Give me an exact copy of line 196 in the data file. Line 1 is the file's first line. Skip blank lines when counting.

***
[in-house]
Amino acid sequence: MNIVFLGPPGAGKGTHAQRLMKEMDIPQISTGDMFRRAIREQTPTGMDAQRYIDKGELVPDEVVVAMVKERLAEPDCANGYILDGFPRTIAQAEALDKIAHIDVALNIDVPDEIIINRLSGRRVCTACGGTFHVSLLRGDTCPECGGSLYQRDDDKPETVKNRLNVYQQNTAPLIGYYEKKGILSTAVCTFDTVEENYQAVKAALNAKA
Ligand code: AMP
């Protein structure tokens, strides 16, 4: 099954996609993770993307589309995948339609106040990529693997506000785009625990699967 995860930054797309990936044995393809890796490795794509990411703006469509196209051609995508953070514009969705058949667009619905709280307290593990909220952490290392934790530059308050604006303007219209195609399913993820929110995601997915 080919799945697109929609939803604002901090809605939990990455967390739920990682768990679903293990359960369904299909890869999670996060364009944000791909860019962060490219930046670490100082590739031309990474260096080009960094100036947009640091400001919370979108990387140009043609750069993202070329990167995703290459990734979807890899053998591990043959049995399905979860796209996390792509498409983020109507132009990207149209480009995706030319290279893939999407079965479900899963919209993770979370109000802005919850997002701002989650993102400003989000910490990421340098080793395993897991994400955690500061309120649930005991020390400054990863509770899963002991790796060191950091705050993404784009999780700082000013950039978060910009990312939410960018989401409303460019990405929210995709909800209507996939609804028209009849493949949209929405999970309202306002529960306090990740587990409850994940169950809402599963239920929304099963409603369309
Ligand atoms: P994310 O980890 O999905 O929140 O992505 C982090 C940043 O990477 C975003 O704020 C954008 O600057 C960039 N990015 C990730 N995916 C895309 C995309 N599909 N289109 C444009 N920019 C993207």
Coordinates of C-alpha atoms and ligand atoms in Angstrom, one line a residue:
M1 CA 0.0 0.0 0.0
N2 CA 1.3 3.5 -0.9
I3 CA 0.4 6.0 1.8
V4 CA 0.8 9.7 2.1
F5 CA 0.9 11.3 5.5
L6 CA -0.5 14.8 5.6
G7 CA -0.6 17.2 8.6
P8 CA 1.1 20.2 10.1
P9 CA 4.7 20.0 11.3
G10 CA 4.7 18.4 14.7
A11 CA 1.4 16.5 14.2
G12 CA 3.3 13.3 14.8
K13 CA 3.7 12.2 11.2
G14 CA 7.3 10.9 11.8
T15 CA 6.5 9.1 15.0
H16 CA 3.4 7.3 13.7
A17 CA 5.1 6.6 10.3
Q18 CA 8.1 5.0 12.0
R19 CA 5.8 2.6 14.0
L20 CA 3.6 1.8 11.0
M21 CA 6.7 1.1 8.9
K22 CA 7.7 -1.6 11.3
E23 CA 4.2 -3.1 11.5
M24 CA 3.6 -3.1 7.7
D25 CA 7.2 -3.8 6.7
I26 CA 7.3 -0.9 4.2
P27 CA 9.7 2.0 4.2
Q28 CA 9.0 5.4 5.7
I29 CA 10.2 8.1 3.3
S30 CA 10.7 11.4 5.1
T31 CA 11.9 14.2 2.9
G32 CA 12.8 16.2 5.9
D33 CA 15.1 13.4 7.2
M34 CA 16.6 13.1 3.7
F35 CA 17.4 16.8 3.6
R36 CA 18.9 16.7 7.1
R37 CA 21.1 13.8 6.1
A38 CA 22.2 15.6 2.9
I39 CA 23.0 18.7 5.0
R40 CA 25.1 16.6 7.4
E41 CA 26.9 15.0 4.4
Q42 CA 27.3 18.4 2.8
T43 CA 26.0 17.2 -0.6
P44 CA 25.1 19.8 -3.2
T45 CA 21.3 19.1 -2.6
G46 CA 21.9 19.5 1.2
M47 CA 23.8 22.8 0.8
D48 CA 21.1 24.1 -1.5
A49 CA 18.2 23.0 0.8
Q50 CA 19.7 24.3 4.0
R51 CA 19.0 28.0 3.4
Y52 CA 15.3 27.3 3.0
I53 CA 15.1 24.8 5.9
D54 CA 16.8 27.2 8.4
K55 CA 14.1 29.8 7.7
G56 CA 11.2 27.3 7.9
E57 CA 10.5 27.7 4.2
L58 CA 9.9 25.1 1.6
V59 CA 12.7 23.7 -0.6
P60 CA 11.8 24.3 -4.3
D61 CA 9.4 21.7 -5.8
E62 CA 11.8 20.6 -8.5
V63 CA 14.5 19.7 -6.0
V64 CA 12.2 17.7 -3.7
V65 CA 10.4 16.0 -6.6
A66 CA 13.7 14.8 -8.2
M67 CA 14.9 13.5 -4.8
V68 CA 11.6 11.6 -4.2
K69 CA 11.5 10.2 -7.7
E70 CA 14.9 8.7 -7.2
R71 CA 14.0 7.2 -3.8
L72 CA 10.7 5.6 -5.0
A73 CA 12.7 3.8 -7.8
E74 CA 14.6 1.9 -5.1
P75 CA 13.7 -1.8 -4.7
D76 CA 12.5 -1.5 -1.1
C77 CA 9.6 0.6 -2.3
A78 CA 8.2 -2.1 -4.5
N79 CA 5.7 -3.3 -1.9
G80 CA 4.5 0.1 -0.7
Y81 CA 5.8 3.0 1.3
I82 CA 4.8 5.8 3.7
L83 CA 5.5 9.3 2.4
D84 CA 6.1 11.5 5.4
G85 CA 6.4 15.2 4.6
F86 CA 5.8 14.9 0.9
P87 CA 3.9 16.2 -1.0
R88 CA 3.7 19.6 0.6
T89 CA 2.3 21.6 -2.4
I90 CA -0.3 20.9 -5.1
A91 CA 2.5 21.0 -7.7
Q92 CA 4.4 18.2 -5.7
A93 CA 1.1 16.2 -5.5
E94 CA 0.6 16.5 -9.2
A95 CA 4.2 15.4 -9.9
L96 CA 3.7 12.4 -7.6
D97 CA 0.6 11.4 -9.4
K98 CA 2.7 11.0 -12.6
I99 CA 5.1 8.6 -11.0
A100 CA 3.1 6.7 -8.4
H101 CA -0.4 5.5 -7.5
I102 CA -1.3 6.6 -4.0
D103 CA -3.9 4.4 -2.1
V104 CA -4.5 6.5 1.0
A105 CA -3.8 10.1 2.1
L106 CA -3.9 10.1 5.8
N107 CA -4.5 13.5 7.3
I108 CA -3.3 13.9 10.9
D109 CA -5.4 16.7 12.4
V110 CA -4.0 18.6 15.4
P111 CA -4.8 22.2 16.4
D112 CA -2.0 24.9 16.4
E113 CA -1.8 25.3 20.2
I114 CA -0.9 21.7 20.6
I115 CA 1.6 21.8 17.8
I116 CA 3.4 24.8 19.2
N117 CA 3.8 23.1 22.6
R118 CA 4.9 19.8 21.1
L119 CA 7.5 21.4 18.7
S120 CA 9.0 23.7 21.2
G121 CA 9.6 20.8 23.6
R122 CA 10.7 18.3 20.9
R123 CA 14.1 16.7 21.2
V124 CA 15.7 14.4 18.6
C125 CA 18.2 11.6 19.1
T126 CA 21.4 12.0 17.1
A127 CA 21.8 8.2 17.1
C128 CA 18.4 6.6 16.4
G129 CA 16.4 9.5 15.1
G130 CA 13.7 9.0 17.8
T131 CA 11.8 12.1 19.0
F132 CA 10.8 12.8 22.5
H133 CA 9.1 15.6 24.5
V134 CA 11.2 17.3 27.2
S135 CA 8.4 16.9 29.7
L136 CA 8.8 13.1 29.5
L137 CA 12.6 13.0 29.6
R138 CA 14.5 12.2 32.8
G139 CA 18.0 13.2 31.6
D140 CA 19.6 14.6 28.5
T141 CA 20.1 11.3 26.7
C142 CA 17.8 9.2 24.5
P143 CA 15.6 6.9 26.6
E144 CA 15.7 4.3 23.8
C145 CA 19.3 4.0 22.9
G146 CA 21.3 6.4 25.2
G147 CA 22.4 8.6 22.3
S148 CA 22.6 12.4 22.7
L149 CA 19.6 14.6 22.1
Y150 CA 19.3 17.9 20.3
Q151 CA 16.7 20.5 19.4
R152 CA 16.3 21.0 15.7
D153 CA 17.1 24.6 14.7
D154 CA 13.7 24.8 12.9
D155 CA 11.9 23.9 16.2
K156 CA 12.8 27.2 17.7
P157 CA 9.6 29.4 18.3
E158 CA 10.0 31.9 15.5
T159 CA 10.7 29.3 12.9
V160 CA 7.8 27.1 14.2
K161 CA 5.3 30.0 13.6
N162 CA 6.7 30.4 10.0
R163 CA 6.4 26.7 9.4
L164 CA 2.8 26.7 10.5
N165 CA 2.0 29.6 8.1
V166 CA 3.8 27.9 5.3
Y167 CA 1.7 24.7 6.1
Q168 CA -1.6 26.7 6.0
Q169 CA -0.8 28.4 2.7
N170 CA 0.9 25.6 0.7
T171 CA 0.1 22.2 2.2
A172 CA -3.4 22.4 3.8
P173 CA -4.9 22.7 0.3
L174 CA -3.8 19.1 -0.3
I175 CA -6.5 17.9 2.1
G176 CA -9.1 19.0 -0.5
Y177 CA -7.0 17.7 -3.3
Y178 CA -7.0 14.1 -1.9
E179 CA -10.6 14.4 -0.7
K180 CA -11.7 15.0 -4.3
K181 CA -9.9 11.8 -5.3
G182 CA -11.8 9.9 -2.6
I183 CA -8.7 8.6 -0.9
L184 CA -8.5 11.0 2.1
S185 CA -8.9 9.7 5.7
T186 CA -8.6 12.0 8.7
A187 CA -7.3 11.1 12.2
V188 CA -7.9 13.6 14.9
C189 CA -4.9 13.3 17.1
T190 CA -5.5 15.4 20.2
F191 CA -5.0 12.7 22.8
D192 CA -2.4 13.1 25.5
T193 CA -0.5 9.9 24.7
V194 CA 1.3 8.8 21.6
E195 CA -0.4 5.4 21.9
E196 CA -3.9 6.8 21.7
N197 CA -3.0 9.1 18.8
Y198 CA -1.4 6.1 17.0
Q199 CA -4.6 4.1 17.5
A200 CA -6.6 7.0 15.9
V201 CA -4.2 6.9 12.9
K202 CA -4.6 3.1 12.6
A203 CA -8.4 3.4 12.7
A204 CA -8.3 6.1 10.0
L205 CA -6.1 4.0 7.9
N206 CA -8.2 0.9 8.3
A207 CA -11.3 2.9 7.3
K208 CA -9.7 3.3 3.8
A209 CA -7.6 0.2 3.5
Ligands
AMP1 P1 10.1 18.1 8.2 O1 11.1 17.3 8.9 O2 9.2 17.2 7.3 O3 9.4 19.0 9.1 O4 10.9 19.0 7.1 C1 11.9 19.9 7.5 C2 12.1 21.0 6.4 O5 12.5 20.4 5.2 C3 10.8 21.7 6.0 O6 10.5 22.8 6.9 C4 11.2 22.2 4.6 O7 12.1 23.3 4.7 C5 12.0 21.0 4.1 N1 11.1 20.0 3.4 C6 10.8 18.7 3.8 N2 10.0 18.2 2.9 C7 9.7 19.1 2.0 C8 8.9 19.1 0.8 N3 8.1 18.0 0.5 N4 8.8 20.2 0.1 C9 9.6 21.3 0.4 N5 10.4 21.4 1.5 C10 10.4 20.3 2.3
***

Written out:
T190 CA -5.5 15.4 20.2